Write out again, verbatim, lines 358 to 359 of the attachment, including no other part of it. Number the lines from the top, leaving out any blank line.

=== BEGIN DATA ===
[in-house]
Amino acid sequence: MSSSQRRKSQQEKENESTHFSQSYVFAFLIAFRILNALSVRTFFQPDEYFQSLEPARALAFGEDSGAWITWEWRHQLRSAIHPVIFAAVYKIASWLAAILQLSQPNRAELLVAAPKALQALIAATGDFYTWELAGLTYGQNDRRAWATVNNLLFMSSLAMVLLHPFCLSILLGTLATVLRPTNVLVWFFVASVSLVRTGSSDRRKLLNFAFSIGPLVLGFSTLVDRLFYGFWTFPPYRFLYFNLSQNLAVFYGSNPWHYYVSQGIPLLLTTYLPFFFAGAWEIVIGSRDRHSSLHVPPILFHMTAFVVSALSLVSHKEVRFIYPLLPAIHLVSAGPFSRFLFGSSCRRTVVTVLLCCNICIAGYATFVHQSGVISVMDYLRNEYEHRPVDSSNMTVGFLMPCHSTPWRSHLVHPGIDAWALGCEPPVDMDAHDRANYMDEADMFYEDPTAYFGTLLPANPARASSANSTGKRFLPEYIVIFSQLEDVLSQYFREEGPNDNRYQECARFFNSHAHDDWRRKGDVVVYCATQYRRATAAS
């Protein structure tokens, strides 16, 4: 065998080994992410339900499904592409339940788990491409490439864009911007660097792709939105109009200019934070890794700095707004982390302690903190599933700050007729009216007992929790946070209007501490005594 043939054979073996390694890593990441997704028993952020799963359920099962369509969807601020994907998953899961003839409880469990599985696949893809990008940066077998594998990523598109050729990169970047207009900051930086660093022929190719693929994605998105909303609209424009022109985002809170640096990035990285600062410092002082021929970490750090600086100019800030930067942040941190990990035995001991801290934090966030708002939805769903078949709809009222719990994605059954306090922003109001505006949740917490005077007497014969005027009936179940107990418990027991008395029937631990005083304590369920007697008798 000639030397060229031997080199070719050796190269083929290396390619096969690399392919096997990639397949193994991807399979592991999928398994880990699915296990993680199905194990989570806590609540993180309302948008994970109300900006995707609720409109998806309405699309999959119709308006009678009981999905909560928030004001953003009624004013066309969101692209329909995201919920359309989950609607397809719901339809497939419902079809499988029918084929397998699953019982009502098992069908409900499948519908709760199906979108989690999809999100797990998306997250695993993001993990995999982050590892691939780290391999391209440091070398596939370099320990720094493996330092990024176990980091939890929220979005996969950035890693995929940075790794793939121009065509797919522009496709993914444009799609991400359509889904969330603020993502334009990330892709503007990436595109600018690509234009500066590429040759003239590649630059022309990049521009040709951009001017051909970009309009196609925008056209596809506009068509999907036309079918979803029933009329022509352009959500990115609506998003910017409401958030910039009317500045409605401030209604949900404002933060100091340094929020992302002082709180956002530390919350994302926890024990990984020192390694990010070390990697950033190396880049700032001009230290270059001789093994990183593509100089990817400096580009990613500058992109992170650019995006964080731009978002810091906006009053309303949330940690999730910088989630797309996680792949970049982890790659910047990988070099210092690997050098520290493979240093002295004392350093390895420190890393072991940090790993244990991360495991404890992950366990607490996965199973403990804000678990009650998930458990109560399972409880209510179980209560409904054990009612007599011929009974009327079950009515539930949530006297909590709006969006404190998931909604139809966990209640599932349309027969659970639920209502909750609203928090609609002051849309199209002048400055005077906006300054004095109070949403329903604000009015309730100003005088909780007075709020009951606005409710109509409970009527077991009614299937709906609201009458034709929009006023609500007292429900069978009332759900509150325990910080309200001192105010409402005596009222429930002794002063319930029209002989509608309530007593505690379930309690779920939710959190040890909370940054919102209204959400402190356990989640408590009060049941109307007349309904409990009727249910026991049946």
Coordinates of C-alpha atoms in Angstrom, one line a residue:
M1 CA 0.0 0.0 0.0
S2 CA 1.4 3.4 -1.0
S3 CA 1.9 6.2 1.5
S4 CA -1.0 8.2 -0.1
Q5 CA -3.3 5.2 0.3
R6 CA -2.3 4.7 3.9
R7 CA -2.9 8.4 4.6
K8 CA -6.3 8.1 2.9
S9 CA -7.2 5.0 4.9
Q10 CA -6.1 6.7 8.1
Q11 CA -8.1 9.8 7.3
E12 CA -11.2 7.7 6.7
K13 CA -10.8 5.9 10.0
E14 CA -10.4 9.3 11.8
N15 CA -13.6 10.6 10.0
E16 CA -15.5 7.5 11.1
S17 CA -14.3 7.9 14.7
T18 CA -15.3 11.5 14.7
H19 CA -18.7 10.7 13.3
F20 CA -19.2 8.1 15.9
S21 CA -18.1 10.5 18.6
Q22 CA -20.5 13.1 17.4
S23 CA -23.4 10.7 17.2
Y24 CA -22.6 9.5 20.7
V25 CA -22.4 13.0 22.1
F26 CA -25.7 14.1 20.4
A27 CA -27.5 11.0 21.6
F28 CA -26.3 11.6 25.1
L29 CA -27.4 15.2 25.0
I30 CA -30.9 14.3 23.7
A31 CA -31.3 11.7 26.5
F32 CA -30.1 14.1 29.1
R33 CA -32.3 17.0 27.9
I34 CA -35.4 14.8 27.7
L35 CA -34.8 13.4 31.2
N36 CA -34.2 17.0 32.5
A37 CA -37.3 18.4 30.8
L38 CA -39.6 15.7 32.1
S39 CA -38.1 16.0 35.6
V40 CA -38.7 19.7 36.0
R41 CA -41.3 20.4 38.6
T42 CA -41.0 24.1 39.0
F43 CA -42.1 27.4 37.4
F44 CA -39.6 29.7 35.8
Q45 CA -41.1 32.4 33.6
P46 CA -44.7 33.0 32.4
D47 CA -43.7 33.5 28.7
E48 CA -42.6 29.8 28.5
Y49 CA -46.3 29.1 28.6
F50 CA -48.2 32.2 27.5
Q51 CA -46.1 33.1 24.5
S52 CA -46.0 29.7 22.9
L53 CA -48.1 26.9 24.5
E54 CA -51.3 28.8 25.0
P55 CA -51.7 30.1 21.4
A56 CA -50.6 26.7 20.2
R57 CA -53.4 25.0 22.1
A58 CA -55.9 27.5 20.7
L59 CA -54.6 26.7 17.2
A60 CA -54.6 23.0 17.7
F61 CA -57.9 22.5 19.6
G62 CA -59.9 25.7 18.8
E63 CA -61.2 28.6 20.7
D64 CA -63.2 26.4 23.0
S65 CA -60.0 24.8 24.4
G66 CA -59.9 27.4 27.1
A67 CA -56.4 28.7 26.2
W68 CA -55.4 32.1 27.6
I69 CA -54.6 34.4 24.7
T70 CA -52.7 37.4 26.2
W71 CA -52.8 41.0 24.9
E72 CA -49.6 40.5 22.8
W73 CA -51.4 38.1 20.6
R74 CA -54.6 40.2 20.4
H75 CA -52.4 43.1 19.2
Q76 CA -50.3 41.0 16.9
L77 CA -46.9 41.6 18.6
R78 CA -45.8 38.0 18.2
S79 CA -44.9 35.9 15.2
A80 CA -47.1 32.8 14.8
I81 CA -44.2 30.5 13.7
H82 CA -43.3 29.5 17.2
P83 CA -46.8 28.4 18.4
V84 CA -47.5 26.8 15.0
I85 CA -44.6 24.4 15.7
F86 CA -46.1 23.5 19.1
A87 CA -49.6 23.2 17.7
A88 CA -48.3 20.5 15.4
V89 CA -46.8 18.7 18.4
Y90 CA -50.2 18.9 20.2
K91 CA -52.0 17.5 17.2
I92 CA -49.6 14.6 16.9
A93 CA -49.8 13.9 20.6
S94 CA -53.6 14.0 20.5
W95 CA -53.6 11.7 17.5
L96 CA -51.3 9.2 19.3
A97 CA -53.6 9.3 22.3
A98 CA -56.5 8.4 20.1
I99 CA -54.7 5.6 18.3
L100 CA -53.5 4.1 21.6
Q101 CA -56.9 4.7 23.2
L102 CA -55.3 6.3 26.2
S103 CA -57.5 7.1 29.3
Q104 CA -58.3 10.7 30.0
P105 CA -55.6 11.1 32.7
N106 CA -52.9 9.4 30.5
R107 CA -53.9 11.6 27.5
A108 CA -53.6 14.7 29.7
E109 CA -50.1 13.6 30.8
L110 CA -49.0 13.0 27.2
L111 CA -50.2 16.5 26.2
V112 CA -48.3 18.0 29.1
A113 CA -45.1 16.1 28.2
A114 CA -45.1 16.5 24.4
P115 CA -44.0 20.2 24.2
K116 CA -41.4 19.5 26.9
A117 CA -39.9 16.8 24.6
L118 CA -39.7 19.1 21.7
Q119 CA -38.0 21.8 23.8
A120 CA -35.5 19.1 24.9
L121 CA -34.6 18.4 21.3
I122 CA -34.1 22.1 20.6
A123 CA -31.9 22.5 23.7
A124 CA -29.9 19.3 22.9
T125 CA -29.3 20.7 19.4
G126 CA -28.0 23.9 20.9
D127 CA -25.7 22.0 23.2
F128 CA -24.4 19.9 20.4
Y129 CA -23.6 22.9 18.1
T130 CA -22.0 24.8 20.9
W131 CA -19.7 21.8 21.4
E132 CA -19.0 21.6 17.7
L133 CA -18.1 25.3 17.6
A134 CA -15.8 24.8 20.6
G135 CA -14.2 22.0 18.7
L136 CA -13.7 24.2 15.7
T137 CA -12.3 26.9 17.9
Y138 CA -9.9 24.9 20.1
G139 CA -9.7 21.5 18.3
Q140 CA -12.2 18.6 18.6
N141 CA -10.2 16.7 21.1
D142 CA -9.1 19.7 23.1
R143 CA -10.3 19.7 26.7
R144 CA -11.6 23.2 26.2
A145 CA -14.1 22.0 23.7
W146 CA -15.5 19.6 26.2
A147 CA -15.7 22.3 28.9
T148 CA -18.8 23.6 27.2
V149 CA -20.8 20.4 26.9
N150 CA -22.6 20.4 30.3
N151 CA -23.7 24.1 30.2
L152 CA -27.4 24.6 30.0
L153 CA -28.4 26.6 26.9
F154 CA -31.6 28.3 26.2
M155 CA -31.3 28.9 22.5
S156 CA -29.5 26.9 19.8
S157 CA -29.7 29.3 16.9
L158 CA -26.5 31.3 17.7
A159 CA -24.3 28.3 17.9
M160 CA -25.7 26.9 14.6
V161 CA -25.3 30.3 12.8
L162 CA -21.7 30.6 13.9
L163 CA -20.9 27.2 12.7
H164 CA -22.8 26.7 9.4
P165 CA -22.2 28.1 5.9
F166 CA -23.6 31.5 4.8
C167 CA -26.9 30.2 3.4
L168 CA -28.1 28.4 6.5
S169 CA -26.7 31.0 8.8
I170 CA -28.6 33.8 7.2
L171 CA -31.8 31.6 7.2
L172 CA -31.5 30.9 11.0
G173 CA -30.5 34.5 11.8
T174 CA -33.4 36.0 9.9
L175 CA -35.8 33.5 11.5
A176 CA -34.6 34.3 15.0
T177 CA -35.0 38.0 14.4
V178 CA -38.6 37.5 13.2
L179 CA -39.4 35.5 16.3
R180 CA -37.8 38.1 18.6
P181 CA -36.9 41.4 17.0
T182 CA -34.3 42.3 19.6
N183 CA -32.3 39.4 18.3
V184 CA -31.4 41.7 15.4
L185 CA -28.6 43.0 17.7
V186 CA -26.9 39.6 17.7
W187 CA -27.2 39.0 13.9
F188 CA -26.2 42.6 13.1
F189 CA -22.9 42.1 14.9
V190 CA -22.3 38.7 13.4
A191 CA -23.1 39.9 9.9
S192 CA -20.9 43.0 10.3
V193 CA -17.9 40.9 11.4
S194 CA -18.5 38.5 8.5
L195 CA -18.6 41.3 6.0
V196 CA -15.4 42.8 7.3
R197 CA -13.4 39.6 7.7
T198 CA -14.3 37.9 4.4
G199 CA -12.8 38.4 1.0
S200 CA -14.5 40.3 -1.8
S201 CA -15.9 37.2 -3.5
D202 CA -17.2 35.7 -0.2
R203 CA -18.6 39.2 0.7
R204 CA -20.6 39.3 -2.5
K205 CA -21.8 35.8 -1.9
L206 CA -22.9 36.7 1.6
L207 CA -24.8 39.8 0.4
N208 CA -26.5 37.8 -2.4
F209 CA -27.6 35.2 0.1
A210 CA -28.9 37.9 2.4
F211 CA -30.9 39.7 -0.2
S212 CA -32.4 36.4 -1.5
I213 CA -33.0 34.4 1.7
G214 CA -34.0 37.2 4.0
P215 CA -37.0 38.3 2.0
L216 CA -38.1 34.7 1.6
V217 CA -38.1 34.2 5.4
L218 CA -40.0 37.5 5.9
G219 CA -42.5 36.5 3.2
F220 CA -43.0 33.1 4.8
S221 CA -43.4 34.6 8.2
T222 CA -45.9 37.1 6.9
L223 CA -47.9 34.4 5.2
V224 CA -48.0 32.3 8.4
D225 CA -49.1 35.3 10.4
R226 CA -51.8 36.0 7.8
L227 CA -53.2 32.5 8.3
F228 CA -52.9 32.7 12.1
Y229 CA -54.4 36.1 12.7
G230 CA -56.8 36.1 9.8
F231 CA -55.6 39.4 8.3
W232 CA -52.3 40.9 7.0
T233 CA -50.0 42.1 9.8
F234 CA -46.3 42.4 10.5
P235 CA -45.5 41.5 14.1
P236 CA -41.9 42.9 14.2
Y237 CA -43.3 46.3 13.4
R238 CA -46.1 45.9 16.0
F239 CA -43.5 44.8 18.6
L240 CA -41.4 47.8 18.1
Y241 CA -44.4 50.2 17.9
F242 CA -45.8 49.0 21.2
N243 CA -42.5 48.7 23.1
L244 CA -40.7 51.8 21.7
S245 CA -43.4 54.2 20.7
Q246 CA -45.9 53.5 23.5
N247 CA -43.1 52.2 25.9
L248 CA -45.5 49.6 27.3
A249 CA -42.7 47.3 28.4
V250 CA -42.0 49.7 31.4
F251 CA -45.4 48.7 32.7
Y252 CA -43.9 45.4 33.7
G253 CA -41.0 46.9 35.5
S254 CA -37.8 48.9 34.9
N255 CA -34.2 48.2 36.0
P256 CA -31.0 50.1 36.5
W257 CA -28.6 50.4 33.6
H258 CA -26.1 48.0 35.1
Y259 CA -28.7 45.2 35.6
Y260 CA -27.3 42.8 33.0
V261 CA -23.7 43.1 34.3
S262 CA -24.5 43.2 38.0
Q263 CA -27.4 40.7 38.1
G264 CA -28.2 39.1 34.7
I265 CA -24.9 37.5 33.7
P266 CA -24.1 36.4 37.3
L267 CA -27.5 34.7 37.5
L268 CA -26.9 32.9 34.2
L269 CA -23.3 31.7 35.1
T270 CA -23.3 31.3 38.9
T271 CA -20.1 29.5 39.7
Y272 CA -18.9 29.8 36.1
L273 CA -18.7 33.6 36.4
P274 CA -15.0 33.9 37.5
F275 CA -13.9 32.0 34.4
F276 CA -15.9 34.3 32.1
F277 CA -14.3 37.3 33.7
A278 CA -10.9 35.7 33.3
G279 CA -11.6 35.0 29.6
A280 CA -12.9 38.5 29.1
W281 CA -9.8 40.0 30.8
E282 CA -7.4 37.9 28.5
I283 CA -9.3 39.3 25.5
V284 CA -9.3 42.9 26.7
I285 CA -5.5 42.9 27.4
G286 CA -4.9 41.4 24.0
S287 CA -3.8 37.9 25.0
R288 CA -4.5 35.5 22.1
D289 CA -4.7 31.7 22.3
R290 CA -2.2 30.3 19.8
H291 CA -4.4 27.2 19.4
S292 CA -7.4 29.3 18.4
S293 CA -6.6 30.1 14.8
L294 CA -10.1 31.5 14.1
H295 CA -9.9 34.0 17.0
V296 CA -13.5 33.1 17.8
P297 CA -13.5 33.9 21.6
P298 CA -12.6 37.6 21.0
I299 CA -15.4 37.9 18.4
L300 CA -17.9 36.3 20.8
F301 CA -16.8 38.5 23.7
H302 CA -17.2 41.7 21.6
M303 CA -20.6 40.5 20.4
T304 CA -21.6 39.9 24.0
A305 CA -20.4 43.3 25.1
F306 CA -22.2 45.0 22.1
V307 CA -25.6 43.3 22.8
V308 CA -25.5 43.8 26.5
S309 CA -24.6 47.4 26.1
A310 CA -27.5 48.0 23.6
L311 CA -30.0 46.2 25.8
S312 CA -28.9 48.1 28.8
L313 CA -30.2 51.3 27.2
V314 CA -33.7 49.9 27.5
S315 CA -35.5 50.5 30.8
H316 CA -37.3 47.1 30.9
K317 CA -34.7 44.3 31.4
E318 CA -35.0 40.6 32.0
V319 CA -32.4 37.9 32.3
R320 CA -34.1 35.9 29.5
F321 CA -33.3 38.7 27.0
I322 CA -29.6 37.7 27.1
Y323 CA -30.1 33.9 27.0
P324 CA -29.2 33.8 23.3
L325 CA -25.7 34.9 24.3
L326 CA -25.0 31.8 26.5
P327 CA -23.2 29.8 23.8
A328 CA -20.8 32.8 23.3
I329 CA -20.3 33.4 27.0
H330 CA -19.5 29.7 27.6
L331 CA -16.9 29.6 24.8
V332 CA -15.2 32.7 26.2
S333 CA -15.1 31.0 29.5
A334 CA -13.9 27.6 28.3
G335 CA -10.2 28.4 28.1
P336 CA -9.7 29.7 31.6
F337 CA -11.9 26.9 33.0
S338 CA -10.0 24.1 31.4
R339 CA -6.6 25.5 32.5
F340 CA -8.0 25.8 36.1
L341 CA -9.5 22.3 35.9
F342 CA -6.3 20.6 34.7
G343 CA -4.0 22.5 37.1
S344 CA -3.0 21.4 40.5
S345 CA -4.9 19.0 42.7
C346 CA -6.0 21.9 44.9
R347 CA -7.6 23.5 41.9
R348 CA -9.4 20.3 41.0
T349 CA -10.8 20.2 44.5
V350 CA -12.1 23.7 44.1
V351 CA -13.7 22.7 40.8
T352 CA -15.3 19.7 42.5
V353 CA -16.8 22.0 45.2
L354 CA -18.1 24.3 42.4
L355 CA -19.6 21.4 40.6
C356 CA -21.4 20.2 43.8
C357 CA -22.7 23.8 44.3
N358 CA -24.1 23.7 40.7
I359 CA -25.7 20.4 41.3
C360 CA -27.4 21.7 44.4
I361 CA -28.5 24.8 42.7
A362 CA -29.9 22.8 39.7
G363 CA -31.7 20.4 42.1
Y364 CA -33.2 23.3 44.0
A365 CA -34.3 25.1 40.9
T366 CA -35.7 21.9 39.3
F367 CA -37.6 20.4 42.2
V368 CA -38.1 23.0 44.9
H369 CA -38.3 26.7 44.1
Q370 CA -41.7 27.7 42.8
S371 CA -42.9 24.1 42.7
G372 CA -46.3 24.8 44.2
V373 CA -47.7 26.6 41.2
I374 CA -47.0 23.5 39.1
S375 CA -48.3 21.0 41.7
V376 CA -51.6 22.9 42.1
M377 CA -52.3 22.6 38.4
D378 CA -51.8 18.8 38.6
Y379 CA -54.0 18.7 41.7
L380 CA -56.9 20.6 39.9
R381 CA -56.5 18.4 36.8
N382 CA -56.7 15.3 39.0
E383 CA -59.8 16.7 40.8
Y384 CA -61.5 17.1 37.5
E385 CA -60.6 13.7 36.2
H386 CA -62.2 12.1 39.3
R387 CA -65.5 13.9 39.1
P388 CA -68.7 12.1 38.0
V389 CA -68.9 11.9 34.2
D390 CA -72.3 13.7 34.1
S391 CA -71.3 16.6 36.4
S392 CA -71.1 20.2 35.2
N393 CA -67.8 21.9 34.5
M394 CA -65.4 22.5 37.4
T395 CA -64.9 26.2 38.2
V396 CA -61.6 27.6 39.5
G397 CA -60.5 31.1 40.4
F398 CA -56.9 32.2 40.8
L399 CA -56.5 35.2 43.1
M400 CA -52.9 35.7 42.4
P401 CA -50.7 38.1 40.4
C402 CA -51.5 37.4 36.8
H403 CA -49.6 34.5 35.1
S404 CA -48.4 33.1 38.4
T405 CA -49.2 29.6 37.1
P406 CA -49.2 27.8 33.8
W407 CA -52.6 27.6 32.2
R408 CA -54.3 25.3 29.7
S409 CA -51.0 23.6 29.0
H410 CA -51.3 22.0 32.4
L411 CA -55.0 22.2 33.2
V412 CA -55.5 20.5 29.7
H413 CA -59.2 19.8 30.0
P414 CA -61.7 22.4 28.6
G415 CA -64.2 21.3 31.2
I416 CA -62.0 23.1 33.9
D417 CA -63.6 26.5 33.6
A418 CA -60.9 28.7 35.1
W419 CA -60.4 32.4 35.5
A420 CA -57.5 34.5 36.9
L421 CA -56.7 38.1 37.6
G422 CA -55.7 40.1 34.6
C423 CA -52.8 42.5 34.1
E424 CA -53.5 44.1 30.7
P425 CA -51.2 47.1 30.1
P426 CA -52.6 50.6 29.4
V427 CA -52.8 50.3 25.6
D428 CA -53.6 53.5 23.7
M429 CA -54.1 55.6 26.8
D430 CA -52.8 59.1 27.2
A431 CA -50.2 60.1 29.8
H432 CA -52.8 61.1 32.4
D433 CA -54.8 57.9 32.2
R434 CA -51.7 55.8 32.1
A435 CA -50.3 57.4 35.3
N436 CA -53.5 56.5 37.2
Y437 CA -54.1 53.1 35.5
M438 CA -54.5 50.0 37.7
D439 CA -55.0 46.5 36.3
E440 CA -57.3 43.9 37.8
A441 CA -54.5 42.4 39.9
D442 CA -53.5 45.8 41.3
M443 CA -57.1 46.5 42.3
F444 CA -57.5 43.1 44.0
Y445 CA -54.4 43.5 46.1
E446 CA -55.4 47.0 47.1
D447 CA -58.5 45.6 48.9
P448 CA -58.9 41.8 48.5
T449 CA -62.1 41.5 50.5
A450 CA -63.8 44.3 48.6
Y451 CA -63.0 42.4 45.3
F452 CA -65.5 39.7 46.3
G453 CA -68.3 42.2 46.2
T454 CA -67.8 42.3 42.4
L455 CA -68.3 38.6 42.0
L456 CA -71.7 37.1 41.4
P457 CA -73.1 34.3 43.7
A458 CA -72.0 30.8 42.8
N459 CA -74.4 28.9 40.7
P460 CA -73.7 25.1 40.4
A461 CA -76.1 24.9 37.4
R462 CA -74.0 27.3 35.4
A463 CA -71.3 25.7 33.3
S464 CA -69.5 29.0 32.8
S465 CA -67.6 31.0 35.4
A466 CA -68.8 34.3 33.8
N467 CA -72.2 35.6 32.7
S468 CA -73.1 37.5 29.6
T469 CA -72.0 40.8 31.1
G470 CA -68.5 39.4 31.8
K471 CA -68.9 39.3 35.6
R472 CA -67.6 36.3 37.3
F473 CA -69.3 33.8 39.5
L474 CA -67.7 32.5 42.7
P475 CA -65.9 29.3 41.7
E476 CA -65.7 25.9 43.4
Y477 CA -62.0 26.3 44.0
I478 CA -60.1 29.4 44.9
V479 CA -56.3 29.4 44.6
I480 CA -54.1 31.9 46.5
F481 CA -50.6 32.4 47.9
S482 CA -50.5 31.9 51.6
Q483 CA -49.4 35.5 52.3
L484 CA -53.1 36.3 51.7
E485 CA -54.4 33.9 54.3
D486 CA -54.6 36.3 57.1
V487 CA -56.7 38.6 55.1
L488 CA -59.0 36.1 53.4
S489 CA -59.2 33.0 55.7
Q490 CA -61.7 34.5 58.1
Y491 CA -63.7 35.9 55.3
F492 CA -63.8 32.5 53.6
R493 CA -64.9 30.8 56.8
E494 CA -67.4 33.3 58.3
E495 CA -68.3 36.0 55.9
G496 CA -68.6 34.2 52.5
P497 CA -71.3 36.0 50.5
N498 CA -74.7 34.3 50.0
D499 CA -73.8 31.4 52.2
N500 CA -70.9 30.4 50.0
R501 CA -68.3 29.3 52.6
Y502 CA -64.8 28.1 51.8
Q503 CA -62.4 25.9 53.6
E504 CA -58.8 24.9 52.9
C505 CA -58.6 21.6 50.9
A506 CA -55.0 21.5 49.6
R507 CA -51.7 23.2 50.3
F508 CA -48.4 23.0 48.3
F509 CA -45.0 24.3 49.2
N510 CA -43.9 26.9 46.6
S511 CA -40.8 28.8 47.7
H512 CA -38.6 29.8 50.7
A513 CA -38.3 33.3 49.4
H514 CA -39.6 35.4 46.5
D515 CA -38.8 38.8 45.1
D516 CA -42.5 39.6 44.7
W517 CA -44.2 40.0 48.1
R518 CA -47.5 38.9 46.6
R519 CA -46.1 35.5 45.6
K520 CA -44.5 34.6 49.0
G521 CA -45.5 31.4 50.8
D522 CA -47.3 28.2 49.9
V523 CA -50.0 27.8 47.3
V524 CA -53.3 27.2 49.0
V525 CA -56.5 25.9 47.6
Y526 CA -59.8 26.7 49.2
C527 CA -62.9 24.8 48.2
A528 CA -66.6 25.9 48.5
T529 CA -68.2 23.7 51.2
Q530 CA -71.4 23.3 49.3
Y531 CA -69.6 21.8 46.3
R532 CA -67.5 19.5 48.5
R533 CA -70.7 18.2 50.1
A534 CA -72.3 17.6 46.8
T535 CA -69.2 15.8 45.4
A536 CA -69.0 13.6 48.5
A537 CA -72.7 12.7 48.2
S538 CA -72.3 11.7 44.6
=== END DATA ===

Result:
L354 CA -18.1 24.3 42.4
L355 CA -19.6 21.4 40.6